Before proceeding with the new parts I elected to purchase new control arm bolts and nuts from the local Ford dealership. These carry part number N804591-S100 and N800237-S427 respectively. After obtaining these bolts it turns out they would not slide through the control arm bushing sleeves as supplied by Unlimited Performance. The inside diameter of these sleeves measured .008" undersize according to my dial calipers. A phone call later to Unlimited Performance Products verified that indeed they had sent out a few undersize sleeves by mistake and new sleeves were on the way. These new sleeves were correctly sized and the bolts slid right through. The ends were a bit rough and a little filling was necessary to clean them up. The dust boots for the greasable ball joints were then installed on the tubular control arms, as were the zerk fittings. This car had previously been changed over to 5-lug front rotors using the Motorsport M2300-C kit. While they were off the car during this front suspension redo, it was thought that the addition of NHRA legal long studs would be a good idea. This brings up yet another minor problem. The Ford studs are 1/2" and feature a .560" knurl while all aftermarket long studs in this size knurl are 7/16". This makes it necessary to open up the holes in the rotor to fit the more common .615" knurl stud. For this purpose a set of Moroso 3" long studs of the correct 1/2" diameter and proper .615" knurl were utilized. The rotor holes were opened up by a local machine shop using a self-centering bit. Also of note is the fact that the holes are not opened all the way to .615" because an interference fit is needed. Getting the holes opened up this way ensures that the holes are centered and eliminates possible wheel balance problems which can happen if you enlarge the holes by hand.

It's now time to get greasy! The engine in my car was removed and this made the job a bit easier. If you still have your engine in the car it will be necessary to lift the motor and its mounts slightly in order to remove the stock K-member. Before proceeding with the K-member removal, you will need to remove the stock struts, spindles, brakes, caster/camber plates, steering rack and control arms. Take care to avoid injury when removing the front springs! They are under tremendous pressure and must be handled carefully and safely. I use a floor jack under the control arm and with the top strut mount loose slowly lower the floor jack. This allows the spring to extend to the maximum and then I use a pry bar to pop it out while standing away from the wheel well area. Disconnect the tie rods and remove the spindles and don't forget the sway bar as well. Now you can remove the K-member bolts (4 per side) and drop the K-member using a floor jack. Again, be careful, as this piece is heavy. I left my stock control arms attached to the K-member since I was switching to the aftermarket units. Using a bathroom scale I found that my stock stamped steel K-member with factory control arms weighed 79.5 lb. The previously removed power steering rack, pump, and lines with fluid accounted for another 38 lb. The Eibach drag launch front springs I removed weighed 10 lb. each. By comparison, the Unlimited Performance tubular front end and Flaming River manual rack weighed 29 lb for the K-member, 6 lb for each control arm, 6 lb for each coilover unit (without strut) and 11 lb for the manual steering rack. This represents weight savings of 73.5 lb (stock components add up to 137.5, aftermarket 64 lb). Incidentally, the stock front sway bar weighed in at 24 lb and will be replaced by a lightweight Steeda unit at 11 lb, which brings my total weight savings to 86.5 lb.

Installation of the tubular K-member was fairly easy. It is so light that I was able to hold the K-member in place with one hand as I installed the bolts with the other hand. At this time its probably not a bad idea to go ahead and check the K-member alignment using a couple of strings as described in the " Mustang Performance Handbook 2 : Chassis and Suspension Modifications for Street, Drag and Road Racing Use." by Mathis. This uses known chassis points as well as two K-member mounting points to take cross measurements. The cross measurements should be within 1/4". Next, the control arm bushings and sleeves were installed into the tubular control arms using grease on the bushings. The control arms took a bit of a struggle to get into the K-member mounts but the bolts were eventually slid through and everything stayed in place. I also recommend using a bit of anti-seize compound on these fasteners as well as the K-member bolts just in case you need to remove them in the future. The coilovers were then assembled on the strut but in order to fit the top mount into the spring, another trip to the machine shop was required. A press was needed to seat the top mount into the spring. The now assembled strut/coilover unit was placed on the bench and attention directed to the caster/camber plates. The Maximum Motorsports CC plates were then installed on the car and the factory strut bumper stop eliminated. The spindle was reattached to the control arm followed by the stut/coilover assembly being loosely bolted into place. At this time it became apparent that the coilover could interfere with the factory brake line mount so this was moved out of the way and will later be relocated.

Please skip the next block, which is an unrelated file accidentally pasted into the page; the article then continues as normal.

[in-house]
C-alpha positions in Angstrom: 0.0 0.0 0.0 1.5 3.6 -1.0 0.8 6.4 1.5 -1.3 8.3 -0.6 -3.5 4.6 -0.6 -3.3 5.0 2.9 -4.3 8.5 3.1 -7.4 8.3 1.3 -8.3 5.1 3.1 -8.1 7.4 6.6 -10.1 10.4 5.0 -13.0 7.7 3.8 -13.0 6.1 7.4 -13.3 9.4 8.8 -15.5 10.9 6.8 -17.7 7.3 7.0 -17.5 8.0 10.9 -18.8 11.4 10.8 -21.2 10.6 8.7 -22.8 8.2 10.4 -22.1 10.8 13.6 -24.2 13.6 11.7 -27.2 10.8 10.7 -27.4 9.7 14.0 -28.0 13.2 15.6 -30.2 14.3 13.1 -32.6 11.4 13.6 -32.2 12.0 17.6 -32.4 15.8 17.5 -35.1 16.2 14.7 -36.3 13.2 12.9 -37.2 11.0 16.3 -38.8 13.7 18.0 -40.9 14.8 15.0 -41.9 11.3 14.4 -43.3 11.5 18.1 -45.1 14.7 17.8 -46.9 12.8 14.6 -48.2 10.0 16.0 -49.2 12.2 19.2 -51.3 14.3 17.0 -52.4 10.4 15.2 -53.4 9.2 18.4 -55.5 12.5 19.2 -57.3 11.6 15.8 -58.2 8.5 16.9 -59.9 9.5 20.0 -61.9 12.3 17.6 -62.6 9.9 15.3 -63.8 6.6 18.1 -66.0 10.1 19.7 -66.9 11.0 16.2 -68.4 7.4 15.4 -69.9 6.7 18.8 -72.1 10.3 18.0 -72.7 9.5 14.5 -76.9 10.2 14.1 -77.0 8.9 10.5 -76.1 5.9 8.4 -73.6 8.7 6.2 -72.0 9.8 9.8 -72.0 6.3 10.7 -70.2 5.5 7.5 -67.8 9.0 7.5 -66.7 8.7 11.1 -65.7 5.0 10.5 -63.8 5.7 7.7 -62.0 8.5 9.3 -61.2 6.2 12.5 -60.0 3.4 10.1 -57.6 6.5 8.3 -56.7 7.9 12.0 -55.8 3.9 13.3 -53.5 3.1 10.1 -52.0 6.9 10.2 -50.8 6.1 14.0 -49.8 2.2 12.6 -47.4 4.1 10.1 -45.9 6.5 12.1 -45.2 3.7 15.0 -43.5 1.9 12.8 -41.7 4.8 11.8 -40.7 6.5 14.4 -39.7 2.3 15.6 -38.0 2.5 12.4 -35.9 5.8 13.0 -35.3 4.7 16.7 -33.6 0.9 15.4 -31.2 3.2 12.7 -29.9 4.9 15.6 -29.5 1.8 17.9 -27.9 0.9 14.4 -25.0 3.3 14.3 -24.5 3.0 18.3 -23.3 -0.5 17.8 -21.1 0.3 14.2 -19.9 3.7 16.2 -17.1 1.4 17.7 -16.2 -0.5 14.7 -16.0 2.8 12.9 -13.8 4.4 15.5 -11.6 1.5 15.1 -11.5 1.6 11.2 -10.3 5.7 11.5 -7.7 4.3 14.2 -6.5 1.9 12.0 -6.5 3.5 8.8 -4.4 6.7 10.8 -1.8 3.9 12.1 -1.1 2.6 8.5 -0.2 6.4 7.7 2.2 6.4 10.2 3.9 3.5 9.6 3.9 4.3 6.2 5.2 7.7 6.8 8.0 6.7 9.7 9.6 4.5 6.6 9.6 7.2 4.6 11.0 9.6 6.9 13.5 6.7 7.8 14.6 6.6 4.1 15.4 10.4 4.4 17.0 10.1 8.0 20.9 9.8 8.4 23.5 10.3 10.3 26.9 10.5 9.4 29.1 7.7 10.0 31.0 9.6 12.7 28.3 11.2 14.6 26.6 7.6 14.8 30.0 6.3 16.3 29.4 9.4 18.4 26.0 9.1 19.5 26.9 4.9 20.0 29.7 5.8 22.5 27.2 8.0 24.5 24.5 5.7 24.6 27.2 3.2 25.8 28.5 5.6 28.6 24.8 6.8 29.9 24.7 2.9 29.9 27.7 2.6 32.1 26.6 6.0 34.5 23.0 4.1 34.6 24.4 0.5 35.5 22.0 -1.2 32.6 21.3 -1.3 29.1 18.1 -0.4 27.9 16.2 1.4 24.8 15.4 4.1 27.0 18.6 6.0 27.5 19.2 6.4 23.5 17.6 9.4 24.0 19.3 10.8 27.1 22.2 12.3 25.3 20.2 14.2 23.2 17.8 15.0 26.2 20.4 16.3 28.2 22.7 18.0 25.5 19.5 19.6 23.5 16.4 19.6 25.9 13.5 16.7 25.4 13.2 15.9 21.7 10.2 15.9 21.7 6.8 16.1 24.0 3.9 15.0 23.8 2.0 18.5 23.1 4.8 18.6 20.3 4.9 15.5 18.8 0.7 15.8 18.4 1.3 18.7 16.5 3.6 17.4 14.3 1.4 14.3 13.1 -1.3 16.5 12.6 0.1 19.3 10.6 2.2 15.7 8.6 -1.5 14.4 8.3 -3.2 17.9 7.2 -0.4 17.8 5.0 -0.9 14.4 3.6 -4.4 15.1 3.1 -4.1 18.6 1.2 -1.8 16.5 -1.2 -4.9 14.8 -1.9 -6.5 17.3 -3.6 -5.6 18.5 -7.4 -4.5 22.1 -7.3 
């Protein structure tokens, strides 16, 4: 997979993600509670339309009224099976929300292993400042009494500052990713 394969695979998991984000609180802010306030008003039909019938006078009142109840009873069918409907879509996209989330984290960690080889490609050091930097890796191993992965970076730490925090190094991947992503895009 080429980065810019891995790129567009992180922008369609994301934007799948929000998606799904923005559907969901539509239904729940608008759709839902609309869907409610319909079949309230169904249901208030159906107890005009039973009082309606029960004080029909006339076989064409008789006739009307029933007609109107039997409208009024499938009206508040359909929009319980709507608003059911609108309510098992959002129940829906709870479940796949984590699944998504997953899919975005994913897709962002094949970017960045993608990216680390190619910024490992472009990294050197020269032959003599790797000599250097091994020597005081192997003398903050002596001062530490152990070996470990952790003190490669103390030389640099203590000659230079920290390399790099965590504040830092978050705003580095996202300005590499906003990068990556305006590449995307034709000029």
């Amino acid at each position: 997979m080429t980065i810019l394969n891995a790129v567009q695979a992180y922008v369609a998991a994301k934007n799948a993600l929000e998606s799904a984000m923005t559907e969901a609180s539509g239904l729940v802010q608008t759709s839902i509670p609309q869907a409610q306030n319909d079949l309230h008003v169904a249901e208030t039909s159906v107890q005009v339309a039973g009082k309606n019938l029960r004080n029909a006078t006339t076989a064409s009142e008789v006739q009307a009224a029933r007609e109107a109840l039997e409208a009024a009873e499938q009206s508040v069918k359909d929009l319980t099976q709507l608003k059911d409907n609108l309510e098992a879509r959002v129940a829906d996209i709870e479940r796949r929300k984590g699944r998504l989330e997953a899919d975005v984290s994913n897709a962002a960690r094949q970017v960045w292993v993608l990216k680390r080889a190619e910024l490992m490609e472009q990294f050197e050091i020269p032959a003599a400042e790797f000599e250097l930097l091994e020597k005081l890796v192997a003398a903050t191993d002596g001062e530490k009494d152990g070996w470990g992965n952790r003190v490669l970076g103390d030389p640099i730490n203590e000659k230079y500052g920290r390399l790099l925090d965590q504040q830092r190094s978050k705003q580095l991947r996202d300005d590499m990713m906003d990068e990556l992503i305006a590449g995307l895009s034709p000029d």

The Flaming River steering components were up next. When installing the control arms make sure the threaded portion of the bolt faces the inside (away from the steering rack). This keeps the fasteners from rubbing on the steering rack boots as you turn. The manual rack is then slid onto the mounts using the rack bushings and fasteners as previously mentioned. The solid steering shaft has a series of setscrews that require a dimple to be placed prior to final assembly. This will be done later after my motor is in the car so as to insure no rubbing on any exhaust components. The u-joints on the solid steering shaft must be assembled in phase as per the supplied diagram. Make sure you do not turn the steering wheel excessively in any one direction while the steering shaft is out because it can break the factory clock-spring mechanism causing the airbag light to come on later. Once you have everything where you need it with the solid steering shaft hooked up, turn the steering wheel from center to full lock each side and count the turns while a friend counts the turns on the steering shaft u-joint. You should have fairly equal turns and if not then the u-joint needs to be turned accordingly before re-installation on the steering rack.

The final steps involve installation of the rotors. Make sure the wheel bearings are packed with grease and torque the spindle nut as per your shop manual. Don't forget a new cotter pin then reinstall the caliper and relocate the brake hose mount to a location that does not rub anywhere as you check full front suspension travel and during turns. I used stainless steel aliper bushing sleeves in place of the factory rubber bushings, again don't forget the anti-size compound. The car will require a front-end alignment when done. The shaved front-end weight should help improve both ET at the strip as well as handling. In addition, there is more room for headers and enhanced oil pan access. In my case the weight reduction should help offset the added weight of the intended blower as well as the heavier than stock cast iron TFS Street Heat heads. The car will get a newly built blown 302 over the winter therefore driving impressions of the new front end will have to wait a bit longer.

Always remember that there is no such thing as a "simple bolt-on".